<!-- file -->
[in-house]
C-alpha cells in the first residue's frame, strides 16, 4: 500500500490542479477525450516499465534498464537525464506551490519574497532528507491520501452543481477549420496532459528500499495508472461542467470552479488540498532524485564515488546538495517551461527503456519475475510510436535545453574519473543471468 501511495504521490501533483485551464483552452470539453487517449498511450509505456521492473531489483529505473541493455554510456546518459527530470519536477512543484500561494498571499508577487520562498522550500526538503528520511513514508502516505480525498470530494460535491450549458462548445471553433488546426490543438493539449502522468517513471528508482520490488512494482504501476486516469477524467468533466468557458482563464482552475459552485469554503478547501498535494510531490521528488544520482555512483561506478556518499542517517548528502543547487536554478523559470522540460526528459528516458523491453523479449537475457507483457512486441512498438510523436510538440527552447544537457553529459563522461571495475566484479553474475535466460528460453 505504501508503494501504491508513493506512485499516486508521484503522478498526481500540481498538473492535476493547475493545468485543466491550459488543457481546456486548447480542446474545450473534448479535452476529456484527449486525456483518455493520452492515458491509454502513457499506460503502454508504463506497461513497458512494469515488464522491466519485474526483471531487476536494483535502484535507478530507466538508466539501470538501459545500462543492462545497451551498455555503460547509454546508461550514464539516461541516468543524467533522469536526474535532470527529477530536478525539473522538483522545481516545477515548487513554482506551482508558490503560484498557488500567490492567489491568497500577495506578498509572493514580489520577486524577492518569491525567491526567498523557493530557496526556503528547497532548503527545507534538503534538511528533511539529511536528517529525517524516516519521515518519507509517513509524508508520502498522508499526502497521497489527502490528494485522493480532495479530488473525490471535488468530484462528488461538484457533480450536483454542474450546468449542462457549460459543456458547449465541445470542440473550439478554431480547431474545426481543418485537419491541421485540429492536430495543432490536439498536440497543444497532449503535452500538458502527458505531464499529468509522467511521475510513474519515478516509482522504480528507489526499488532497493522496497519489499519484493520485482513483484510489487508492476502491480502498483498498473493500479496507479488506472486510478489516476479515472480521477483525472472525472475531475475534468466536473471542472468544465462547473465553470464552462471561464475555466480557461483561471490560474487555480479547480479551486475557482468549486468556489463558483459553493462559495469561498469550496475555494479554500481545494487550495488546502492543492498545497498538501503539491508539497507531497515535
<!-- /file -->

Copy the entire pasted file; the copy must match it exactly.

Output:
[in-house]
C-alpha cells in the first residue's frame, strides 16, 4: 500500500490542479477525450516499465534498464537525464506551490519574497532528507491520501452543481477549420496532459528500499495508472461542467470552479488540498532524485564515488546538495517551461527503456519475475510510436535545453574519473543471468 501511495504521490501533483485551464483552452470539453487517449498511450509505456521492473531489483529505473541493455554510456546518459527530470519536477512543484500561494498571499508577487520562498522550500526538503528520511513514508502516505480525498470530494460535491450549458462548445471553433488546426490543438493539449502522468517513471528508482520490488512494482504501476486516469477524467468533466468557458482563464482552475459552485469554503478547501498535494510531490521528488544520482555512483561506478556518499542517517548528502543547487536554478523559470522540460526528459528516458523491453523479449537475457507483457512486441512498438510523436510538440527552447544537457553529459563522461571495475566484479553474475535466460528460453 505504501508503494501504491508513493506512485499516486508521484503522478498526481500540481498538473492535476493547475493545468485543466491550459488543457481546456486548447480542446474545450473534448479535452476529456484527449486525456483518455493520452492515458491509454502513457499506460503502454508504463506497461513497458512494469515488464522491466519485474526483471531487476536494483535502484535507478530507466538508466539501470538501459545500462543492462545497451551498455555503460547509454546508461550514464539516461541516468543524467533522469536526474535532470527529477530536478525539473522538483522545481516545477515548487513554482506551482508558490503560484498557488500567490492567489491568497500577495506578498509572493514580489520577486524577492518569491525567491526567498523557493530557496526556503528547497532548503527545507534538503534538511528533511539529511536528517529525517524516516519521515518519507509517513509524508508520502498522508499526502497521497489527502490528494485522493480532495479530488473525490471535488468530484462528488461538484457533480450536483454542474450546468449542462457549460459543456458547449465541445470542440473550439478554431480547431474545426481543418485537419491541421485540429492536430495543432490536439498536440497543444497532449503535452500538458502527458505531464499529468509522467511521475510513474519515478516509482522504480528507489526499488532497493522496497519489499519484493520485482513483484510489487508492476502491480502498483498498473493500479496507479488506472486510478489516476479515472480521477483525472472525472475531475475534468466536473471542472468544465462547473465553470464552462471561464475555466480557461483561471490560474487555480479547480479551486475557482468549486468556489463558483459553493462559495469561498469550496475555494479554500481545494487550495488546502492543492498545497498538501503539491508539497507531497515535